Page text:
traditional indian sweets on concrete background flat lay


A Recipe for Inclusivity: Putting the “S” in ESG

Creating an inclusive workplace environment that showcases diversity often starts with breaking bread together. Implement an on-site food program that builds community through shared cultural experiences.

Tim Geoghegan

Director of Sales Enablement

The human story is one of movement and transition. We seek and settle in new lands and carry with us the traditions of our former home. Yet long after the native tongue of our predecessors has faded, we still remember the food. Is there a pot roast better than your Nana’s or a baked ziti better than your Nonna’s? While often handwritten and stained by years of nearby food preparation, the family recipe remains a long-cherished heirloom.

A Focus on Variety and Inclusivity

Workplace food programs are uniquely qualified to serve as ambassadors for inclusivity, offering new culinary experiences in a safe space the café and inspiring questions and comments that can open minds. For a global banking client with its North American headquarters in Midtown Manhattan and a suburban campus in Northern New Jersey, chef-crafted dishes from a wide range of cuisines conjure familial connections for holidays and memorial events.

For example, during the Indian holiday festival known as Diwali, the bank hosts a three-day celebration that incorporates elements of traditional activities such as communal dancing, diya lamp decorating, and temporary henna tattoos. Executive Chef Mark strives for authenticity in these celebratory menus, which feature scratch-made kala chana chaat (black chickpea salad) served with whole-wheat naan bread cooked in the café’s tandoor oven. As the saying goes, They come for the dancing, they stay for the food.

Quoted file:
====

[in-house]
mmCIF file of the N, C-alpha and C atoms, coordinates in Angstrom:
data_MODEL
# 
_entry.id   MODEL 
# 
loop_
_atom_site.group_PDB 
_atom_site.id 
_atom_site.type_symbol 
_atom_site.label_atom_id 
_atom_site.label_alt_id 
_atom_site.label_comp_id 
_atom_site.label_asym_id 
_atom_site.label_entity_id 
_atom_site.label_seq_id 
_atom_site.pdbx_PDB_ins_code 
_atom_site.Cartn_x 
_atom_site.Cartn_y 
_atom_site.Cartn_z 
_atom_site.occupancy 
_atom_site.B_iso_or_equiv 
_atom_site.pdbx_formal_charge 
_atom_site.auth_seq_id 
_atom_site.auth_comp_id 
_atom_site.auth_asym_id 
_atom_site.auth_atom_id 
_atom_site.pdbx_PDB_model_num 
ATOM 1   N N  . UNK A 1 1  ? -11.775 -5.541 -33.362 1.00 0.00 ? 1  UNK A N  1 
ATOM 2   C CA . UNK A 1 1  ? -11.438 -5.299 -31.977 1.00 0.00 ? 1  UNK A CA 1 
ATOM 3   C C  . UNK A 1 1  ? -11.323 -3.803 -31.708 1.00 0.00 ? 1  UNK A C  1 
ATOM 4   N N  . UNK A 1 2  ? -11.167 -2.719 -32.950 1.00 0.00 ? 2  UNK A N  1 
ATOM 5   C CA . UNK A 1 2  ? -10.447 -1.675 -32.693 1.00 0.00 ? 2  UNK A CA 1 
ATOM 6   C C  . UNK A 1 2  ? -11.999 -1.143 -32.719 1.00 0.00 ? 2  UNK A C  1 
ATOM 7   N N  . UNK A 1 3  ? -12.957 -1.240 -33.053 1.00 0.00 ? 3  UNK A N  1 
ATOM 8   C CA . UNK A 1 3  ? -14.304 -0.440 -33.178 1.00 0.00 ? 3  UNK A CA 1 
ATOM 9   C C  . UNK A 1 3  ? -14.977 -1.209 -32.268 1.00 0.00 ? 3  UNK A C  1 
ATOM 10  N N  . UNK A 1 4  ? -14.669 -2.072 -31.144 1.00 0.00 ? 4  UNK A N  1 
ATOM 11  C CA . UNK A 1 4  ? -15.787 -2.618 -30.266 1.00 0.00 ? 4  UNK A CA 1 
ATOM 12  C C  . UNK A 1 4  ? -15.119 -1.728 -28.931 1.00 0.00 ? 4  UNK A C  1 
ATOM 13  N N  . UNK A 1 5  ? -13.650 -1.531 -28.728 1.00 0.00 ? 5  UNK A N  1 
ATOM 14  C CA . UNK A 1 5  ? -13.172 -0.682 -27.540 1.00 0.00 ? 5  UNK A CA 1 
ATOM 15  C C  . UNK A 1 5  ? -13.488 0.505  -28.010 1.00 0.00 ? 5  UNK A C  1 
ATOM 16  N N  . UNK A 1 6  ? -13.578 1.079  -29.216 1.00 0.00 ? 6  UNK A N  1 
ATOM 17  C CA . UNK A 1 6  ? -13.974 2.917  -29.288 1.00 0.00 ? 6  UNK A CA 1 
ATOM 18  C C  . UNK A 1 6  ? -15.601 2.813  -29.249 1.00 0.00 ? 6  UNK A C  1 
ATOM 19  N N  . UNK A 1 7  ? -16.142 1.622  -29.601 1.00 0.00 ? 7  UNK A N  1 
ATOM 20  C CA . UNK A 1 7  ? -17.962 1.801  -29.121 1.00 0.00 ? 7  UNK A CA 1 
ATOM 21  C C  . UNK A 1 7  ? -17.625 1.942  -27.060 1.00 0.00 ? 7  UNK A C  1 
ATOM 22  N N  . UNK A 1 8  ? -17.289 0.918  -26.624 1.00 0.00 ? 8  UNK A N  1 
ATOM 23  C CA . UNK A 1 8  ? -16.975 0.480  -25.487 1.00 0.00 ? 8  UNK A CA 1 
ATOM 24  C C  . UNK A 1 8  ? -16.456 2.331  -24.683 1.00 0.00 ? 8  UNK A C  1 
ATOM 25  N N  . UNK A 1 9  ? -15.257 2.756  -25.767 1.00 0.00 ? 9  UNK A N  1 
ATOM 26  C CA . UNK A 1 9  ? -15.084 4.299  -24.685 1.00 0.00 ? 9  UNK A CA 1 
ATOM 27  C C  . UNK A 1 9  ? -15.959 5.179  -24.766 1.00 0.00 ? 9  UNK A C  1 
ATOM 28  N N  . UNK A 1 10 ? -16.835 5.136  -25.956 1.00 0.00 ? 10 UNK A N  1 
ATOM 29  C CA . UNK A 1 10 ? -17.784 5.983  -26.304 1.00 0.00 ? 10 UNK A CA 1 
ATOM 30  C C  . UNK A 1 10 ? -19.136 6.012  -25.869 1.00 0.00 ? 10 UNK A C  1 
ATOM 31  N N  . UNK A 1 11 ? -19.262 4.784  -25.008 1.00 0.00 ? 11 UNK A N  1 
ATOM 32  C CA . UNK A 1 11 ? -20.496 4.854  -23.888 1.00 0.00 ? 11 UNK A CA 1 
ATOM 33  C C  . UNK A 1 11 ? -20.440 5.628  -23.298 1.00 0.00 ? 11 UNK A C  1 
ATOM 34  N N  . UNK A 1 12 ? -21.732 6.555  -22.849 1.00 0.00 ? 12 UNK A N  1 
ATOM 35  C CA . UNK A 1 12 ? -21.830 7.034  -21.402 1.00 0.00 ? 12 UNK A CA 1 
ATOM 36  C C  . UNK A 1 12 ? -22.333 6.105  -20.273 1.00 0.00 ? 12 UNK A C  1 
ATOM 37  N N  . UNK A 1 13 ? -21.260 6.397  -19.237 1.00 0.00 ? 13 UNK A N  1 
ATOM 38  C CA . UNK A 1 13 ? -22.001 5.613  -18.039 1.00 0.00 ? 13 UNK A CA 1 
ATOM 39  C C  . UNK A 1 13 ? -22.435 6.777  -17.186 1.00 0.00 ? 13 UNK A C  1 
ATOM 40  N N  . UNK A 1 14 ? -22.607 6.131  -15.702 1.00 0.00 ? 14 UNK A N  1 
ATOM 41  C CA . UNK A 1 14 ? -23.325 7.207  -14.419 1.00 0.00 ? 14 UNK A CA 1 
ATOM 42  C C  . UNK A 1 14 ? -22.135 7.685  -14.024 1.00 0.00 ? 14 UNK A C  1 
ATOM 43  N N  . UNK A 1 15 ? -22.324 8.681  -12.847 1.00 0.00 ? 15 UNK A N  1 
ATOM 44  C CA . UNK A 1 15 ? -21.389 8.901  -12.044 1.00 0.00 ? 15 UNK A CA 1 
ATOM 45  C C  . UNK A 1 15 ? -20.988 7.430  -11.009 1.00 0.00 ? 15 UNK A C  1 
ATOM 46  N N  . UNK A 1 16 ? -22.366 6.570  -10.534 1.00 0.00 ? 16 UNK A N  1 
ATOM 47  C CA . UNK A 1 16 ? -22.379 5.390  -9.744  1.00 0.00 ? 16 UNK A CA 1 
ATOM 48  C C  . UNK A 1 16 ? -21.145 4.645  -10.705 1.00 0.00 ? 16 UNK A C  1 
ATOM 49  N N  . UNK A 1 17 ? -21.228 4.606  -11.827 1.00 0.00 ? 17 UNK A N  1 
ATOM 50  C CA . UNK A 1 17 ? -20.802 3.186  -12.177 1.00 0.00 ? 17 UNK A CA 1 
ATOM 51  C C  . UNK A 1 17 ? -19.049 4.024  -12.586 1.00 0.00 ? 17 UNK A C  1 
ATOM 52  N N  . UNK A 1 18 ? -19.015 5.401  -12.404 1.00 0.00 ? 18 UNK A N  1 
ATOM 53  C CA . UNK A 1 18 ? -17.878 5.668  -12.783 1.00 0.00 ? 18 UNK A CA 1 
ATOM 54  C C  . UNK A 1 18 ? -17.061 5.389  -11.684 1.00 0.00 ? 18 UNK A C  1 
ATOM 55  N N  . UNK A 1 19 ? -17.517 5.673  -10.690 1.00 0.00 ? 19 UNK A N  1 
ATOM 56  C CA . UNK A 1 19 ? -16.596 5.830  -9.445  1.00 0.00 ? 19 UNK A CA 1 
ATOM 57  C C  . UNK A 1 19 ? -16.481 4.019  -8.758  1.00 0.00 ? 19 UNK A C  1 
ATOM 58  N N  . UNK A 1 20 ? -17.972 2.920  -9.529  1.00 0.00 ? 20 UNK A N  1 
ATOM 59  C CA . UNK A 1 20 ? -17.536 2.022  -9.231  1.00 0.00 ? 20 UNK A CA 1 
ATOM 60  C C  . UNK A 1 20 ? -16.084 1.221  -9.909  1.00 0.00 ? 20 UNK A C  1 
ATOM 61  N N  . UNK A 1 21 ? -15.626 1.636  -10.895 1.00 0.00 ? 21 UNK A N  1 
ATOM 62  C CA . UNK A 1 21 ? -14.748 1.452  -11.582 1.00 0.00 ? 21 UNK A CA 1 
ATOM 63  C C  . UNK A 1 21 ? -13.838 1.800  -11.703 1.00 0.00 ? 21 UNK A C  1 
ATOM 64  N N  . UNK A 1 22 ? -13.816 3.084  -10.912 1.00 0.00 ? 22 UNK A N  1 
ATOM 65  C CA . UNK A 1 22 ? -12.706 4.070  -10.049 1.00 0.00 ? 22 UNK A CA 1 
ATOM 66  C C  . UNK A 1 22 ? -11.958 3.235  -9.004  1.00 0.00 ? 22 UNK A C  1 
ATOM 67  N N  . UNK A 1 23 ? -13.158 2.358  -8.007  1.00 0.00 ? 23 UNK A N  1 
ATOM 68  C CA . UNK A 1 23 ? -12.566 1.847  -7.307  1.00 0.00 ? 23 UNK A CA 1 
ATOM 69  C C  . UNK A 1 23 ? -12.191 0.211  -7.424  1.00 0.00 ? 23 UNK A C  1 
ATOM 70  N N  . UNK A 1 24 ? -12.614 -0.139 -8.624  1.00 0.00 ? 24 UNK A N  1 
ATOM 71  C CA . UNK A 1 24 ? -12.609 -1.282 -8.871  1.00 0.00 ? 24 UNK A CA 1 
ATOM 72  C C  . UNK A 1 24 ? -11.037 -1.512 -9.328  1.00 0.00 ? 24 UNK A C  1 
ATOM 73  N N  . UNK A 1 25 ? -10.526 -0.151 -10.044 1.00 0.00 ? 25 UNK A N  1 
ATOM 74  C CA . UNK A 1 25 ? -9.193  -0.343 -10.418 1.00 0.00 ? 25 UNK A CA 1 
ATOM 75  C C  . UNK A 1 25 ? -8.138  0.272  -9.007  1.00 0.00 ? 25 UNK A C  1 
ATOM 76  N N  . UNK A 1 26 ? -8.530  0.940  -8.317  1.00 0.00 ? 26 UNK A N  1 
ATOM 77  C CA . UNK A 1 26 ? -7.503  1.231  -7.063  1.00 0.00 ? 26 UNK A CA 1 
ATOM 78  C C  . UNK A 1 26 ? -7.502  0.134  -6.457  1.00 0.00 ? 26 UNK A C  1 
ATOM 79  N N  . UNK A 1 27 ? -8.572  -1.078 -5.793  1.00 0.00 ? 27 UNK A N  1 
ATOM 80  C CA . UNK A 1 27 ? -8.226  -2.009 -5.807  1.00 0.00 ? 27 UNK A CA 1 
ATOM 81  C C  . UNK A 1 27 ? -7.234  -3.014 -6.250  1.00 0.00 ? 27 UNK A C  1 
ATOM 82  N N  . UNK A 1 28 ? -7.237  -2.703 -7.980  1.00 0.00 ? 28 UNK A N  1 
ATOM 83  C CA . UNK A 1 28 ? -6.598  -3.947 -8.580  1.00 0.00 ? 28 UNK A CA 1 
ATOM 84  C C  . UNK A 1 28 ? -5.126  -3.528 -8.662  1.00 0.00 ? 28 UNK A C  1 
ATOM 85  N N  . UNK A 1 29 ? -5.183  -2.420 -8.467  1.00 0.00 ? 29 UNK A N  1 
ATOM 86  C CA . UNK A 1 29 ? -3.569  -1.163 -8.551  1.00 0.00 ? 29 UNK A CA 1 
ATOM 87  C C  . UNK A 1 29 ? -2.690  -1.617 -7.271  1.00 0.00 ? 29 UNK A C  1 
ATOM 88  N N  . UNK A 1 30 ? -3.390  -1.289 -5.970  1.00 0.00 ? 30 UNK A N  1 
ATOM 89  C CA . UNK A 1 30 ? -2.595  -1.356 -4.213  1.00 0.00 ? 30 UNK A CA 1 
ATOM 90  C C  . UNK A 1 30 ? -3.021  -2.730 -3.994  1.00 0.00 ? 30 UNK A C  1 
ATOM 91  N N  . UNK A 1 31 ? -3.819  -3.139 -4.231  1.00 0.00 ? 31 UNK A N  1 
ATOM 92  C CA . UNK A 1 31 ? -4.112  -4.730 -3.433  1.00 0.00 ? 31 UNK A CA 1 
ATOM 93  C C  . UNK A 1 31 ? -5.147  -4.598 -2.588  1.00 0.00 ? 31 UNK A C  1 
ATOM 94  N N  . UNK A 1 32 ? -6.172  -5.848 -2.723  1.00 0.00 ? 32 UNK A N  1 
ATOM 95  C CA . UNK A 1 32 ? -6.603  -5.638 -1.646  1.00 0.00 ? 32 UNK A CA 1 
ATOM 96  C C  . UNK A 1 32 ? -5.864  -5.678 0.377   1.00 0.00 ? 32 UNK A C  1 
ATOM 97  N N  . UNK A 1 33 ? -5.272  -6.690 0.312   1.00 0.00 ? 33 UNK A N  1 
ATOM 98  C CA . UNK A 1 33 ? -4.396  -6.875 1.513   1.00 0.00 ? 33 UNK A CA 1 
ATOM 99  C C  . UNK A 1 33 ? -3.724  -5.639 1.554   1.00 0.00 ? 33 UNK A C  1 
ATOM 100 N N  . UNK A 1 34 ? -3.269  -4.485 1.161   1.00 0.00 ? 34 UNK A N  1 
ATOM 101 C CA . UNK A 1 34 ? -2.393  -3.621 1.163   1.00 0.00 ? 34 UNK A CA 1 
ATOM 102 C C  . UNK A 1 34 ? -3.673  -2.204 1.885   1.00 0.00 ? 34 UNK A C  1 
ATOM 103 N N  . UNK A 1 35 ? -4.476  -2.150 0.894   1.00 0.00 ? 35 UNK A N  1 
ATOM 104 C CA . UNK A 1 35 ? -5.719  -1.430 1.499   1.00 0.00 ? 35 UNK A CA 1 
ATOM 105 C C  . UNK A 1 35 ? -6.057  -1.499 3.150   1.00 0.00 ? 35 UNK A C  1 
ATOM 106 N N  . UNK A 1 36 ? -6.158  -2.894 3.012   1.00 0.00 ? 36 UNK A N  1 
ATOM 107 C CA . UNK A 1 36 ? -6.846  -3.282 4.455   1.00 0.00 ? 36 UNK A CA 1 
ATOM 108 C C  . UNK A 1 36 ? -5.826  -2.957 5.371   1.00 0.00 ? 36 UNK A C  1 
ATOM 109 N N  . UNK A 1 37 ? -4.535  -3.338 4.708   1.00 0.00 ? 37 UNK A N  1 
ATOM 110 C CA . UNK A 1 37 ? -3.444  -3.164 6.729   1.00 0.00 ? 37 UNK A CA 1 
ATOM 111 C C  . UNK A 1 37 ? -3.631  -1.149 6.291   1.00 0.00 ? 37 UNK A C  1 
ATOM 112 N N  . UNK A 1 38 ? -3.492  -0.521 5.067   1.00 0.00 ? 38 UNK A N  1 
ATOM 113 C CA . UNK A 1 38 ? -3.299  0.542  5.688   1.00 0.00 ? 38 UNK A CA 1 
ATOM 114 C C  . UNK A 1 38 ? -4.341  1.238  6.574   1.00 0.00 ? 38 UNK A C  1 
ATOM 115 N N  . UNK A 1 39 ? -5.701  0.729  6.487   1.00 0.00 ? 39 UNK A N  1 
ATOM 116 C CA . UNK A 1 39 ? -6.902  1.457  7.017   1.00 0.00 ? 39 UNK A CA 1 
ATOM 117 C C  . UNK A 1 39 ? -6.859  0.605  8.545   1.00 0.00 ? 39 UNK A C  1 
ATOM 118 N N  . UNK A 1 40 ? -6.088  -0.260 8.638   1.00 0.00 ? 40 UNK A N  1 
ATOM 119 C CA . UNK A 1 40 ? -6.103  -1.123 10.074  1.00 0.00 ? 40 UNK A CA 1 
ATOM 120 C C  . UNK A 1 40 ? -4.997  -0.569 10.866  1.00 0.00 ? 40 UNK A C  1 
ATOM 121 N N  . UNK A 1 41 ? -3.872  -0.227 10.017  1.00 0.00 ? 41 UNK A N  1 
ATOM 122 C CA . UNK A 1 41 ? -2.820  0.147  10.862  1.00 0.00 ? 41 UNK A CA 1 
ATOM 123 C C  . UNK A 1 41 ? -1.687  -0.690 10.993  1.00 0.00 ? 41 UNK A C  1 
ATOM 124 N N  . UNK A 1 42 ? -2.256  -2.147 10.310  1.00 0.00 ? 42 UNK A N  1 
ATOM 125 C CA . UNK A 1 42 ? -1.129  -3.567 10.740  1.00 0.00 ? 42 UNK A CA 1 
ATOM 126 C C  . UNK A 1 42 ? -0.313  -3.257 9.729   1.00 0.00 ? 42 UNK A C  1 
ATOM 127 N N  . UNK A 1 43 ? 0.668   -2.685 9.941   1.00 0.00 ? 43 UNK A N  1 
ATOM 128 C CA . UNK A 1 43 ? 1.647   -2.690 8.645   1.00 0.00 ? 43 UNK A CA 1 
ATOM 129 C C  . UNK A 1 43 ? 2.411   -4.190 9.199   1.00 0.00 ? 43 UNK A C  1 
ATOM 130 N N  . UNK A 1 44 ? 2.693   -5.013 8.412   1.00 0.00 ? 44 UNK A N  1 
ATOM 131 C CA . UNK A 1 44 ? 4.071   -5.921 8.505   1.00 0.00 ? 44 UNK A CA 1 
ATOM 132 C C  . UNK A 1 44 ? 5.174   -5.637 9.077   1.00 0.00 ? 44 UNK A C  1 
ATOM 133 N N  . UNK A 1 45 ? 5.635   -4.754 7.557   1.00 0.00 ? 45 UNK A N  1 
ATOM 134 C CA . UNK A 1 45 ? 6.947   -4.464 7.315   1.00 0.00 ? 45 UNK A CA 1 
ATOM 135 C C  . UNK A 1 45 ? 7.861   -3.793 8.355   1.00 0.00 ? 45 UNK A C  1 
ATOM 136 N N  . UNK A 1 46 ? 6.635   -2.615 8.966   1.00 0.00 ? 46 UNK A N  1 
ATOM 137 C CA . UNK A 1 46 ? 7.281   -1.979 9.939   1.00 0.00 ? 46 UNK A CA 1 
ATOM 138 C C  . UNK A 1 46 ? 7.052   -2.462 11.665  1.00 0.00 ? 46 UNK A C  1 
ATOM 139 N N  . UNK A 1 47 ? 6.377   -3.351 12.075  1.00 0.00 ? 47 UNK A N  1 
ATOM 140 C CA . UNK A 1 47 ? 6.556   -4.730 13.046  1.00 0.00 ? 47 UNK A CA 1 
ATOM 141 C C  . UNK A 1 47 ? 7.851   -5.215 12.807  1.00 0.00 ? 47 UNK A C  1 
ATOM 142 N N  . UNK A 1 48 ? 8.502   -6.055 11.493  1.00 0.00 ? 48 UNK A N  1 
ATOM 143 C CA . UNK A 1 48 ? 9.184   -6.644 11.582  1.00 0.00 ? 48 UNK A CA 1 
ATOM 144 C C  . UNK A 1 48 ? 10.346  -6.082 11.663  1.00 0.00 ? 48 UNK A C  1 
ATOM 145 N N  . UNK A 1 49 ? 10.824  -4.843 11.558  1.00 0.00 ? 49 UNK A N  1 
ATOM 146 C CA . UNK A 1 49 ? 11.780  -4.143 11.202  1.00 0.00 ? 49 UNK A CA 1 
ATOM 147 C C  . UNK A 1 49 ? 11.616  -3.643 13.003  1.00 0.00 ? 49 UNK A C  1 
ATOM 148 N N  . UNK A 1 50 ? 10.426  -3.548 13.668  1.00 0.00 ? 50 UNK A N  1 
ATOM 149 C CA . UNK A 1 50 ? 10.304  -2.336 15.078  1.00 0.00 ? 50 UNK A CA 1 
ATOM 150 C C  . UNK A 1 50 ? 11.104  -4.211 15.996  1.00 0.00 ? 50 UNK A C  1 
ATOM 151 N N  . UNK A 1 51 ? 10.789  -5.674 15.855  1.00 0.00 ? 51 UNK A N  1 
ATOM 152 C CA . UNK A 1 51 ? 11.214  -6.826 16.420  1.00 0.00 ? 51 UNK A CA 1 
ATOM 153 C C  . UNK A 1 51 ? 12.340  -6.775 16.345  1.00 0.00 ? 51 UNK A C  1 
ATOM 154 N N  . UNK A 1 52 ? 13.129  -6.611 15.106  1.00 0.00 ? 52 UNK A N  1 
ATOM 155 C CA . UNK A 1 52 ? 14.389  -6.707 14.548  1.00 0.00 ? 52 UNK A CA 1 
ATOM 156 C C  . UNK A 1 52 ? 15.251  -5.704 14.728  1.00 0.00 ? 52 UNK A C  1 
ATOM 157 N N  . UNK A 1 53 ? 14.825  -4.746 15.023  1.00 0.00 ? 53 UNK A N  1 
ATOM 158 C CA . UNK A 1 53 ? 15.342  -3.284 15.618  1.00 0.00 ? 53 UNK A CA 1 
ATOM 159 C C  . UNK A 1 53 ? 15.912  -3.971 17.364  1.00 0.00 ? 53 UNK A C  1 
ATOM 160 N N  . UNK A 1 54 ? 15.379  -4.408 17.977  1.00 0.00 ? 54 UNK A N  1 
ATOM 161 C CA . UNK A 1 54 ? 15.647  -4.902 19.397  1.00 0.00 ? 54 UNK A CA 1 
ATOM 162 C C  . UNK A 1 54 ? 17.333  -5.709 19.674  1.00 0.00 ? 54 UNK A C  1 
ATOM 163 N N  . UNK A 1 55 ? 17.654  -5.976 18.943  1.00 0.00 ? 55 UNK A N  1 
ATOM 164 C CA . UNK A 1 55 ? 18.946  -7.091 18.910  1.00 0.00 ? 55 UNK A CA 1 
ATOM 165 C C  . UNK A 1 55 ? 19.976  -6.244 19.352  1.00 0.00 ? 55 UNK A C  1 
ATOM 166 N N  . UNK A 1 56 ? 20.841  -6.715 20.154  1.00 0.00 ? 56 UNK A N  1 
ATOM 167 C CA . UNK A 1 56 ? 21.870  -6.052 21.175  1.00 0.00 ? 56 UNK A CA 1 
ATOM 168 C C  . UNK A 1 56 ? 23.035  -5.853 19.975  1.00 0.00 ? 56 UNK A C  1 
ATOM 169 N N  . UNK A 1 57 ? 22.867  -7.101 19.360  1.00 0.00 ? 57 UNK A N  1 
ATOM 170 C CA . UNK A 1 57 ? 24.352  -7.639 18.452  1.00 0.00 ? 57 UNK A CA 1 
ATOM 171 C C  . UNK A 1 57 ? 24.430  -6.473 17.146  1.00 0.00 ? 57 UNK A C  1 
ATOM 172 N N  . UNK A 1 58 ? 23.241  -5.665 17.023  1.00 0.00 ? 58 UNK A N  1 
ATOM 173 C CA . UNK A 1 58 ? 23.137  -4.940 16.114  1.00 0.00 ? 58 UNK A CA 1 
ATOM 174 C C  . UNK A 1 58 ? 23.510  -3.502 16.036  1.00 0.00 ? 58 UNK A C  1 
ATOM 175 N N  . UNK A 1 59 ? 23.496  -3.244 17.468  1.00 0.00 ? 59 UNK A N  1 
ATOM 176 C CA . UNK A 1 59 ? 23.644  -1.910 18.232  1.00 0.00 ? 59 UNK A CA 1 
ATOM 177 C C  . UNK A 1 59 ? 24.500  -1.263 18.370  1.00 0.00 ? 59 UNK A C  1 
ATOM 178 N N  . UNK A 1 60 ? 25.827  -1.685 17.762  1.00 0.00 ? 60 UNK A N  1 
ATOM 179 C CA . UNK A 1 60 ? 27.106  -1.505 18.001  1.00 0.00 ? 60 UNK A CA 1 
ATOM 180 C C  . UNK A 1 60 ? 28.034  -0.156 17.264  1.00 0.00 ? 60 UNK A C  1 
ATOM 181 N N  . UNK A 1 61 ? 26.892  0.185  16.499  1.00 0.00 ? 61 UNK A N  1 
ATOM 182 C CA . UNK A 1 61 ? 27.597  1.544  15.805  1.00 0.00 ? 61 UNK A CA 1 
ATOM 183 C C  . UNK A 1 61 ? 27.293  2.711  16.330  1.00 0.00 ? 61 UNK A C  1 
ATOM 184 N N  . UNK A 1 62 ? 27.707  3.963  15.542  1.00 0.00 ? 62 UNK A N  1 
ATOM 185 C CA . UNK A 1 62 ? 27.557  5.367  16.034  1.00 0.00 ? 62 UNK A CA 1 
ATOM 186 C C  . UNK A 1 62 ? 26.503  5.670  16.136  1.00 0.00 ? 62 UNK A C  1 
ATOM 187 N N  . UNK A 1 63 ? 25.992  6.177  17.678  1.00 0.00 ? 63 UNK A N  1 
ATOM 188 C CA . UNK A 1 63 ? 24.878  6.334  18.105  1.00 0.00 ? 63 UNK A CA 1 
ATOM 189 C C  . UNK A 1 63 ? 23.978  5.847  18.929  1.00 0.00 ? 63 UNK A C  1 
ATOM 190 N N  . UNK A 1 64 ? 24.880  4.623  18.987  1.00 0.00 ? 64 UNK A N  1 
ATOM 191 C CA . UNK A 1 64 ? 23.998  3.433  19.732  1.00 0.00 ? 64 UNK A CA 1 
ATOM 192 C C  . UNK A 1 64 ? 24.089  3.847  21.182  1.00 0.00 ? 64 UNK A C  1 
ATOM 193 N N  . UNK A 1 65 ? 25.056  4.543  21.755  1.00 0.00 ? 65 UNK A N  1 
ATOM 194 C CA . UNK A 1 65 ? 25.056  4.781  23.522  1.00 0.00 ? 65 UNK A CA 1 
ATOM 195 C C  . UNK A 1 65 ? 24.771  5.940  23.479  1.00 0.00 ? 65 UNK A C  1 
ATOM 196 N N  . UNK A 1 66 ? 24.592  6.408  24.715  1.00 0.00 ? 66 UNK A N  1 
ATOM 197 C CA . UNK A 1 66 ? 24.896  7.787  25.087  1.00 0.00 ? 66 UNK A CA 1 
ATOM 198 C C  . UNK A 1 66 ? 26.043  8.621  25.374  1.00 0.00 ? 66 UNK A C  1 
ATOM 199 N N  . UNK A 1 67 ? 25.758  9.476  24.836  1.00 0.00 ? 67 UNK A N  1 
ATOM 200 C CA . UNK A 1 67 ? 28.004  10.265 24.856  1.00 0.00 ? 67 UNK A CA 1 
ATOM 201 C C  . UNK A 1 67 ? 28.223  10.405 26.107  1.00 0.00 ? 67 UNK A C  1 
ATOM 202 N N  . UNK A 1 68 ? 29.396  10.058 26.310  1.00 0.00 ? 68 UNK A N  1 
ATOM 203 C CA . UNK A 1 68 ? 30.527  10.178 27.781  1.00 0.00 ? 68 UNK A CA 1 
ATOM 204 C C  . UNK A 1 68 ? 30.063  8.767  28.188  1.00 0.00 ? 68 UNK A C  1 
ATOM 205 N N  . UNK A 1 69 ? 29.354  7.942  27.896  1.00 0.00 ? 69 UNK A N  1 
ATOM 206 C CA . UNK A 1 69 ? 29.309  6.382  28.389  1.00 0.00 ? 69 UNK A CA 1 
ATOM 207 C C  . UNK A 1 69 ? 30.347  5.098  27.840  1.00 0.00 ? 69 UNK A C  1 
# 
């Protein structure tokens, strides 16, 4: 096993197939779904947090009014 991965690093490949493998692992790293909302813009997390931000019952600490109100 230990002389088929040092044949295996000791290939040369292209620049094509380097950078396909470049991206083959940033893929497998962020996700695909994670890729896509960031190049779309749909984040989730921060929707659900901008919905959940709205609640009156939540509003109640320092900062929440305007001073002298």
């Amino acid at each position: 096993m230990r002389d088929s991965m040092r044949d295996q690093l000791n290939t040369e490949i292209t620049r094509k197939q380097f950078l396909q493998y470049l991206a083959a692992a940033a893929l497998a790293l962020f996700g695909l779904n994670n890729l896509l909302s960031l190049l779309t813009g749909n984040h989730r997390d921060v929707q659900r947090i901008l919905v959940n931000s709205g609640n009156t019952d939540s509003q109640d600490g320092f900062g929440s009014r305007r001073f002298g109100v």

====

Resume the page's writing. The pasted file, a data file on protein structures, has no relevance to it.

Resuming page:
The ISS Guckenheimer culinary team creates similarly relevant menu items for other events throughout the year. For the Muslim Eid holiday, the team prepares fattoush salad (made with pita) and muhammara, a walnut and red pepper dip, for the café’s offering. During Black History Month, the team serves fufu with creole sauce. Over time, the welcoming café space has become a place for greater understanding and sharing, one plate at a time

Critical for Workplace Culture

The smells and tastes of home wherever that ancestral home may be create a shared experience across the multitude of ethnicities that make up the contemporary workforce. Through an on-site program featuring iconic foods that embrace international flavors, client organizations can cultivate an inclusive space where employees feel respected and have the agency to bring their complete selves to work.

On-site food programs that highlight traditional cuisines showcase diversity. This literal breaking of bread provides a venue for a greater sense of cultural empathy and inclusivity among the staff. Organizations that promote these programs create a workplace environment where individuals from all backgrounds feel valued and recognized for their contributions.

These on-site experiences are more than just “nice-to-have.” The ability to embrace and share cultures is a valid component of the “S” portion of ESG reporting. While the reporting metrics for “Social” may present more challenges than the “Environmental” component, they share equal importance as we strive to develop spaces where people can be their best. The program described above helps drive community engagement and foster a more connected workforce

Take a look at your current food program. Is it reflective of your employee base? Does it strive for inclusivity of global tastes and traditions? If it does, you are in good company and making a difference. If it does not, challenge your service provider to reevaluate their programming and provide options that better represent the wants and needs of workers.

about the author

Tim Geoghegan

Director of Sales Enablement